The Jewish Gypsy


By Alexander Gelfand

Published November 07, 2007, issue of November 09, 2007.
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He is a resident of Seville who has devoted his life to preserving Gypsy music and dance from southern Spain. He founded an ensemble for that purpose, whose Spanish title means “art and purity.” And his name is… Ethan Margolis.

OLÉ!: Though he didn\'t take up the guitar until he was 17, Ethan Margolis is now a leading figure in the world of flamenco
OLÉ!: Though he didn\'t take up the guitar until he was 17, Ethan Margolis is now a leading figure in the world of flamenco

So what’s a nice Jewish boy from the Midwest doing running a traditional flamenco group, anyway?

“It’s definitely ironic,” the 29-year-old guitarist told the Forward in an interview. “But not that ironic. It’s happened in every musical genre: You get people who fall in love with the music, who form a vision and who want to share it with others.”

Still, there was little in Margolis’s background to suggest that one day he would dedicate himself to maintaining an ancient Andalusian art form. Born in California and raised in Ohio, Margolis didn’t take up the guitar until he was 17, and at that time he was mostly interested in rock ’n’ roll. He went to the University of Michigan to study Spanish language and literature, but his life took a left turn when he attended a concert by the modern flamenco guitarist Paco de Lucia. “It was a total epiphany moment,” Margolis said.

Not long after that, he traveled to Seville, bought his first flamenco guitar and immersed himself in Gypsy music. “I probably spent three years, six nights out of the week, in Gypsy bars until six in the morning,” he recalled.

It paid off. Margolis gradually earned the trust of the local Gypsy community and began performing with some of its leading artists. He apprenticed with the highly regarded guitarist Antonio Moya, accompanied the equally renowned singer and dancer Miguel El Funi, and became engaged to another expatriate American, dancer Cihtli Ocampo.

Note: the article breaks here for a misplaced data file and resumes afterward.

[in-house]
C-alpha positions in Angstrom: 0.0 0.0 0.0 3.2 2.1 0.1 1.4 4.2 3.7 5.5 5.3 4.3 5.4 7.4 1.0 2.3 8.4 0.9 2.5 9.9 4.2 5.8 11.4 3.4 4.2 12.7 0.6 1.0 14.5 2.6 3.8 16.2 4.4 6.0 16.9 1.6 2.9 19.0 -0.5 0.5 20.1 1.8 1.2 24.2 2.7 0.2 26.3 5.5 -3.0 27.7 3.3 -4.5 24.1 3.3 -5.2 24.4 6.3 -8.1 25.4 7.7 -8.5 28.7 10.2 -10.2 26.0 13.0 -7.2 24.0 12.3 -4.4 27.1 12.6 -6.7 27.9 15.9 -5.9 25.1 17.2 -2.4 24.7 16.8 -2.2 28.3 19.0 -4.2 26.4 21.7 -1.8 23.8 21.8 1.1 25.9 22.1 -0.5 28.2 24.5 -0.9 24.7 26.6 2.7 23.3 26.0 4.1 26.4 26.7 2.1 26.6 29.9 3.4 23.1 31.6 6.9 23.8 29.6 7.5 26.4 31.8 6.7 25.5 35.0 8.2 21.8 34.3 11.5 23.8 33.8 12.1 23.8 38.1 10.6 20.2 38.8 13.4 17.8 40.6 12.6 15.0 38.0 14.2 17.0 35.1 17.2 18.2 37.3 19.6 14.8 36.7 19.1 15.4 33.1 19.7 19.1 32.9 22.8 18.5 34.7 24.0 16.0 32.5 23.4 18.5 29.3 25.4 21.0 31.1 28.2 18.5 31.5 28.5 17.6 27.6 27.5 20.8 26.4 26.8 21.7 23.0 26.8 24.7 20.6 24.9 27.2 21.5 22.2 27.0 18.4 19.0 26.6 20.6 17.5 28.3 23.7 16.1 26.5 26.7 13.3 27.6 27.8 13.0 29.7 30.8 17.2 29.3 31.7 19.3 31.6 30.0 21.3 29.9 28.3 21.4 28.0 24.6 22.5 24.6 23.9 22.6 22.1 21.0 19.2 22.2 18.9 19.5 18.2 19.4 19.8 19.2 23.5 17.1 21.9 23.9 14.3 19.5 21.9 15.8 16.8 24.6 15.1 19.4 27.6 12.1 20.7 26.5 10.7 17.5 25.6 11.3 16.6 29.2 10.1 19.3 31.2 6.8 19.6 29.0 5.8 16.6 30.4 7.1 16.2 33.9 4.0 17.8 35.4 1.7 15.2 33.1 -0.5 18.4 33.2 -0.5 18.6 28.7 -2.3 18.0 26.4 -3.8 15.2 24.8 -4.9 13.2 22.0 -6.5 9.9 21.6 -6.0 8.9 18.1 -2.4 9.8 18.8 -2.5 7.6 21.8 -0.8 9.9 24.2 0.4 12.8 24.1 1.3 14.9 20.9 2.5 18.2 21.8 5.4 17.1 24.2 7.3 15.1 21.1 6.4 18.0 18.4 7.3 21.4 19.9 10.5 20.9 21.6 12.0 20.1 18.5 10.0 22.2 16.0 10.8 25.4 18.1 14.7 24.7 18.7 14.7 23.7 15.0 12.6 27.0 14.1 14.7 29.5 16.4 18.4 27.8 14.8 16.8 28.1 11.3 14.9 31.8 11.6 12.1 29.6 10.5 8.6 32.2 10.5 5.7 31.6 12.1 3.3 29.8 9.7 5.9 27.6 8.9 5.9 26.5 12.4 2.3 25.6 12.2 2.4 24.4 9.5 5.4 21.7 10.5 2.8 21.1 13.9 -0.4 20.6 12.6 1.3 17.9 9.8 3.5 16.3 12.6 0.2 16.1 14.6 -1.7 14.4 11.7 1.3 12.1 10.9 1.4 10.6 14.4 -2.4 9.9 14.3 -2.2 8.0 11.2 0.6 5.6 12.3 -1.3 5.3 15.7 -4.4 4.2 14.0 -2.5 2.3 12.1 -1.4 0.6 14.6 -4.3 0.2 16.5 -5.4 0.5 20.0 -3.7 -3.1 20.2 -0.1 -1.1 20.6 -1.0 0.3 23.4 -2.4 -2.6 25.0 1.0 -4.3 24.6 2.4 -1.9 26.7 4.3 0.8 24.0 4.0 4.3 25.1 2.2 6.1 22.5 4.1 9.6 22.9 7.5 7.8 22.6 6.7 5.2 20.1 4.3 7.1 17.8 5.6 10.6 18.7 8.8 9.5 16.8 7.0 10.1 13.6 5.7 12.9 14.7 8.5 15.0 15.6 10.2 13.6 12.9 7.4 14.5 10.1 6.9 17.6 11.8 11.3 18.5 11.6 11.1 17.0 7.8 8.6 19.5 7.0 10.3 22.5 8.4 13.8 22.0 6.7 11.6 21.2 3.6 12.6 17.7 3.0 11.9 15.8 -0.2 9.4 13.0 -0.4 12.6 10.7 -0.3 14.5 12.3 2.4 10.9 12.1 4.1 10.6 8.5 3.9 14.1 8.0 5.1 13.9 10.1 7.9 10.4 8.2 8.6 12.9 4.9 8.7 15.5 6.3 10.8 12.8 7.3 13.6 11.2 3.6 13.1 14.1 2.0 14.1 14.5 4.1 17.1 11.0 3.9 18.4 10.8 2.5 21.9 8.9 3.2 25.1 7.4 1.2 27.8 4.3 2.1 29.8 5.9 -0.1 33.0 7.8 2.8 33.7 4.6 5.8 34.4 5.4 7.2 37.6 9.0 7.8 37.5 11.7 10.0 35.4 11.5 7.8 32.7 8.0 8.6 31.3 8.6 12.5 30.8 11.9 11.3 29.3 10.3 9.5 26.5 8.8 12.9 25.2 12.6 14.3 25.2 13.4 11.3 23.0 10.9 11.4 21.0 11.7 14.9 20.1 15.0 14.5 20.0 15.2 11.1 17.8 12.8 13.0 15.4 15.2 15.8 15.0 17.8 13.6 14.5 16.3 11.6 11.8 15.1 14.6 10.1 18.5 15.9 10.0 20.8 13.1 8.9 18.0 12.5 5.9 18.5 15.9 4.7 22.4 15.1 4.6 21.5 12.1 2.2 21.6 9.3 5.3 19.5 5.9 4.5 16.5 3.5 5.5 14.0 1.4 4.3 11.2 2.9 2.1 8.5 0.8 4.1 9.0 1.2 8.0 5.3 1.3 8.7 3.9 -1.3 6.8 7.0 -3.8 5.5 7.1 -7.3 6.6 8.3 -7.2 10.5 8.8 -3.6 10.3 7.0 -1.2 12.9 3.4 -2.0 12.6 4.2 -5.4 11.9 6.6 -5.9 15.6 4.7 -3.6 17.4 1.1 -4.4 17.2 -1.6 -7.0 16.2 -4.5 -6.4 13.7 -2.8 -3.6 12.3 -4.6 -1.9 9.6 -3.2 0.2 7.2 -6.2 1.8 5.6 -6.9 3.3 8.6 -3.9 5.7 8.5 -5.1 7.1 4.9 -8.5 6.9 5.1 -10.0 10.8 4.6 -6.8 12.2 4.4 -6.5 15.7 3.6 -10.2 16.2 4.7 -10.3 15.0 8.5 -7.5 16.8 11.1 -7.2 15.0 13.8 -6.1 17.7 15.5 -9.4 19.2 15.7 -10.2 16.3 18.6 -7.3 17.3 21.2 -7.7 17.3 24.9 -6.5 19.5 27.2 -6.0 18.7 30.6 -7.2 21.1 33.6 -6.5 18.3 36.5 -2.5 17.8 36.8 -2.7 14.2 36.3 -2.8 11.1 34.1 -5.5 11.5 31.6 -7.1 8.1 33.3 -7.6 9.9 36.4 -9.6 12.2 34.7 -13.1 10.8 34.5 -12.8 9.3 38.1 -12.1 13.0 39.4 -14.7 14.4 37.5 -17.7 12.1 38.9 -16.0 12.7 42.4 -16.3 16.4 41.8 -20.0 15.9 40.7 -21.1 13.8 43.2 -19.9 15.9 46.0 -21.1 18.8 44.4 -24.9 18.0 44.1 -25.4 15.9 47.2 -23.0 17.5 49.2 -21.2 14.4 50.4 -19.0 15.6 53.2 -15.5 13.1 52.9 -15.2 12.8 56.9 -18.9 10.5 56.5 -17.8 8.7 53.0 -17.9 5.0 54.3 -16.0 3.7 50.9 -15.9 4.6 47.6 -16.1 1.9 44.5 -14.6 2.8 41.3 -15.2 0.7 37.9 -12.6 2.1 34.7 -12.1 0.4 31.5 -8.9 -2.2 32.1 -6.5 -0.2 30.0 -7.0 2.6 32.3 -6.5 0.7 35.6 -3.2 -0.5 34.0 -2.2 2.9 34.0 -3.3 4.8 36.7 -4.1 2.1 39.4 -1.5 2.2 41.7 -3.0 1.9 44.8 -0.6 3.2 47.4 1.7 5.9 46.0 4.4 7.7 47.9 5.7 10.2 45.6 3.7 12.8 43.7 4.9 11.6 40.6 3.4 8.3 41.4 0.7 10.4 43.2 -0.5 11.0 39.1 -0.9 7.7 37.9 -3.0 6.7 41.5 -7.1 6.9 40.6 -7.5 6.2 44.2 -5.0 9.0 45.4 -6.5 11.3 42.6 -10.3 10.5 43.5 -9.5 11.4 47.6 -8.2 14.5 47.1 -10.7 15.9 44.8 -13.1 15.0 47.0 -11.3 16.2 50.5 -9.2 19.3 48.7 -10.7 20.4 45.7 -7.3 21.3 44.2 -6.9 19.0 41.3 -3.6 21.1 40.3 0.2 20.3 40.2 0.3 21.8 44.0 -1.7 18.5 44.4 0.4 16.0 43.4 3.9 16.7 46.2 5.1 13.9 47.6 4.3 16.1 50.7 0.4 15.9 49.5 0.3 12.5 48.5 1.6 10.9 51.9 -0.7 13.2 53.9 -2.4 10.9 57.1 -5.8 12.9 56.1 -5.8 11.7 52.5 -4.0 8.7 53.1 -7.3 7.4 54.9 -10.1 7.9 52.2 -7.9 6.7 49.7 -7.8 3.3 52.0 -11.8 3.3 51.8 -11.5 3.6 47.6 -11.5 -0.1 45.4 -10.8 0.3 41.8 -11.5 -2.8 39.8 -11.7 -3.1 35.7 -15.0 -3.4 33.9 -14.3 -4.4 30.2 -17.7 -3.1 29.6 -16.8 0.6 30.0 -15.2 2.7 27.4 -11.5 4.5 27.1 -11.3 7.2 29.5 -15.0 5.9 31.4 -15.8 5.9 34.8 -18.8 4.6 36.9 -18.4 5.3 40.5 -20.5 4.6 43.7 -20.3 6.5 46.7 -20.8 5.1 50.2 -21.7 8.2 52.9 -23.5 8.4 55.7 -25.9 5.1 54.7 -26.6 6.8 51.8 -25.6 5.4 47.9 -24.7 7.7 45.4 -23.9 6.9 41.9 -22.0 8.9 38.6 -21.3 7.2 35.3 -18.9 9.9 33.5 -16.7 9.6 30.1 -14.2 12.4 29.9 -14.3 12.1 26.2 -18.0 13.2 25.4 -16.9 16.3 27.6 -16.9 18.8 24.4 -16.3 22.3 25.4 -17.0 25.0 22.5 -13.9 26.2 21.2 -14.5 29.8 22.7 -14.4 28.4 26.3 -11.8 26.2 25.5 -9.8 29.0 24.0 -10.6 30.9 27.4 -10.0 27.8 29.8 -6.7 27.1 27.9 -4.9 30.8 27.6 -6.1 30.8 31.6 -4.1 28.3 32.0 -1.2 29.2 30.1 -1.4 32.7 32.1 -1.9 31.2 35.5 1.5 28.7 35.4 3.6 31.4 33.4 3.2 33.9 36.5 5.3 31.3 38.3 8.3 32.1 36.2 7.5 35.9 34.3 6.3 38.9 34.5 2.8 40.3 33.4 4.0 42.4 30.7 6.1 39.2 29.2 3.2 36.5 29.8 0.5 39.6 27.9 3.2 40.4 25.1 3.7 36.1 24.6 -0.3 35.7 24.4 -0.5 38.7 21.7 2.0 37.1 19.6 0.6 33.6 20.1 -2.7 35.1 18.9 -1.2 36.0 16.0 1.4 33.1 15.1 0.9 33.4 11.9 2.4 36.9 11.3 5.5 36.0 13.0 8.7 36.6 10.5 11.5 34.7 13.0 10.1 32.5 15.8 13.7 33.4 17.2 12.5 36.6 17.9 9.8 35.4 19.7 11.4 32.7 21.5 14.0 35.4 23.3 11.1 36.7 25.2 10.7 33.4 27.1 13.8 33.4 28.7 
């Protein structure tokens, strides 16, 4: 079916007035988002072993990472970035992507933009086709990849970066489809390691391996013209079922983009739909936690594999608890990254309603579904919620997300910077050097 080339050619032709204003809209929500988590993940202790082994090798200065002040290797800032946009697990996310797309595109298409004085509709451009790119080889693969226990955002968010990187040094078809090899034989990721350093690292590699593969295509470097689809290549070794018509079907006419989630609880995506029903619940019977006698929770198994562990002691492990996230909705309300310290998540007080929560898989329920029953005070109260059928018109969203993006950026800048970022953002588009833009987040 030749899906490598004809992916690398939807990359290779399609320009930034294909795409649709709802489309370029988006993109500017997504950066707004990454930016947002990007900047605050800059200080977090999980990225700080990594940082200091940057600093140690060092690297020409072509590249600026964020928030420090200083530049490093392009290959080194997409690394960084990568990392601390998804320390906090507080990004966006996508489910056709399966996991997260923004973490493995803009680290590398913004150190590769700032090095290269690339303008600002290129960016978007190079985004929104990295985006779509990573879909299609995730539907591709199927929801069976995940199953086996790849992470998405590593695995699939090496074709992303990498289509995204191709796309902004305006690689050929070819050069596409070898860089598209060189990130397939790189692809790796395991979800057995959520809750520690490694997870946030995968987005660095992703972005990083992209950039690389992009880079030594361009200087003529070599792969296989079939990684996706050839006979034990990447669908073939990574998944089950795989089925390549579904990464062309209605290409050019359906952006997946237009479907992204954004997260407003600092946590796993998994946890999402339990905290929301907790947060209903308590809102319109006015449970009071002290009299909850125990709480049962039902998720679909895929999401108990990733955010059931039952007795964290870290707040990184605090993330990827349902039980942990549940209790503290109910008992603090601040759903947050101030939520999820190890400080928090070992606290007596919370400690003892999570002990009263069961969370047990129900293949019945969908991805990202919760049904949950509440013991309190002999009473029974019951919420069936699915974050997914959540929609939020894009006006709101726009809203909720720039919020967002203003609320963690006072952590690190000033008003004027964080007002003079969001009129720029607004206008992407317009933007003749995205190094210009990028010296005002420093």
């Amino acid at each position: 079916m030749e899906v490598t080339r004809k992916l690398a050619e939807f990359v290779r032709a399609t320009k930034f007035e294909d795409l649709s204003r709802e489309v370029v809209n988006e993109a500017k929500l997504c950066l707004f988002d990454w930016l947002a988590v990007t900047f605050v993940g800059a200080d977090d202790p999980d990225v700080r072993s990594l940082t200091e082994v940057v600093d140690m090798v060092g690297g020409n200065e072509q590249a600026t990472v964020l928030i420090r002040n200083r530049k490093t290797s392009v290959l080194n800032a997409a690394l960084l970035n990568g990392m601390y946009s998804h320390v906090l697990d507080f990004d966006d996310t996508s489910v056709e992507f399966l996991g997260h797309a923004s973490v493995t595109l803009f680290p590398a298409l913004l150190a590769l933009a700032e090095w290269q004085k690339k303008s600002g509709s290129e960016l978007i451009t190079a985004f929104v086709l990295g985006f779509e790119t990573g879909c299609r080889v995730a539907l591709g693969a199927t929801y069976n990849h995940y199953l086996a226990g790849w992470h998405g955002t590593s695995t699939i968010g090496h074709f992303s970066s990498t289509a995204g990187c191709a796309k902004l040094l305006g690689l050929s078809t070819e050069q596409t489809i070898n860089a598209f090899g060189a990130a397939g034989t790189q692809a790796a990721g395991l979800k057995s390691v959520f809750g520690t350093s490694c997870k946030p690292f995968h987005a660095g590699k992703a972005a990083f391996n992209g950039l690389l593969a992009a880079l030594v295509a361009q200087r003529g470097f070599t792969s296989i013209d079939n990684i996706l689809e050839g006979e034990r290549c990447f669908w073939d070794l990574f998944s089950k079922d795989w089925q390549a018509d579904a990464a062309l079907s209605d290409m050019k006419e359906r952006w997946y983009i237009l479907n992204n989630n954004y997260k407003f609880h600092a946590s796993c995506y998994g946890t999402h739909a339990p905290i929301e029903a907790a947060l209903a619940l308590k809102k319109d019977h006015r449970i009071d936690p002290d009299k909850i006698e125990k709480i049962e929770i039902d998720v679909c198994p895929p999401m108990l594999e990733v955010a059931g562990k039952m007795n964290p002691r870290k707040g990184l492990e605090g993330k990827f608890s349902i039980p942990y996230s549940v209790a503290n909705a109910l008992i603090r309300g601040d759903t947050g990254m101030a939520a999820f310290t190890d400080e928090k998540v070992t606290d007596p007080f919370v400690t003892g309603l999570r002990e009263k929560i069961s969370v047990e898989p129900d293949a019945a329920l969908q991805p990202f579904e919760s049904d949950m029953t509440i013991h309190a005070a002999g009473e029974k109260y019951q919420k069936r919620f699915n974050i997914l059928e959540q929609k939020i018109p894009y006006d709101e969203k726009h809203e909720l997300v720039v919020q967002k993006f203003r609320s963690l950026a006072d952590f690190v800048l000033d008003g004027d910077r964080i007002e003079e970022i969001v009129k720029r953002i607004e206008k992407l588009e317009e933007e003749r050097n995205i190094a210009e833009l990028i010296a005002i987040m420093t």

Three years ago, Margolis and Ocampo formed Arte y Pureza, a troupe devoted to presenting only “traditional, pure flamenco from the Gypsy neighborhoods of Andalusia.” Last year, the group visited the United States for the first time. On October 10, it made its New York debut at the Tribeca Performing Arts Center, with Moya, El Funi, and several other singers and dancers in tow.

Managing a group of Andalusian Gypsy artists has not been easy. “They’re not that willing to take orders from someone who isn’t Gypsy, who isn’t from their culture or even their country,” Margolis said.

One also might question the wisdom of billing any ensemble as a vessel for “pure, authentic” music — especially in the case of a tradition like flamenco, which was a mongrel from the start.

Successive waves of immigration from Europe, North Africa and the Near East made Andalusia into a vast melting pot for Moors, Christians, Gypsies and Sephardic Jews. When the Kingdom of Castile decided to purify the realm of non-Catholics in the 15th century, some of Andalusia’s religious minorities took to the hills. This fugitive population included Muslims, Jews, dissenting Christians and lots of Gypsies, and all of them had their own musical traditions. And it was precisely that mess of influences that ultimately gave birth to flamenco.

(There are still similarities between flamenco song and synagogue chant, and Margolis sees a good deal of empathy between Gypsies and Jews, who find common ground in a shared history of persecution. “In my experience, a large proportion of the flamenco following outside of Spain is Jewish,” he remarked. His Gypsy colleagues, meanwhile, “feel a very deep understanding for the plight of the Jews.”)

In the 19th century, flamenco entered a golden age and began attracting non-Gypsy performers and patrons. At the same time, flamenco guitarists began borrowing techniques from classical music. That, in turn, opened a rift between purists who prized adherence to tradition and modernists who welcomed innovation.

That rift continued to grow throughout the 20th century, as flamenco mated with rock, jazz and Latin American pop. De Lucia, the man responsible for Margolis’s initial conversion to flamenco, has played a leading role in fusing flamenco with other genres.

Margolis admits that the notion of purity is a slippery one. “Everyone defines it differently,” he said. “For us, purity means that the essence of flamenco is not lost.”

That essence includes a central core of melodies and lyrics, of dance steps and instruments, without which flamenco wouldn’t sound like flamenco. Such things are most obvious to performers who are steeped in the tradition, but even neophyte audiences can pick up on their presence or absence. “They might not be able to put their finger on it,” Margolis said, “but they can feel it.”

And for Margolis, keeping that feeling alive has made the hassle of founding and directing his own troupe worthwhile. “It was very hard,” he said. “And it’s still very hard. But it’s very, very fulfilling.”

Alexander Gelfand is a writer living in New York City.

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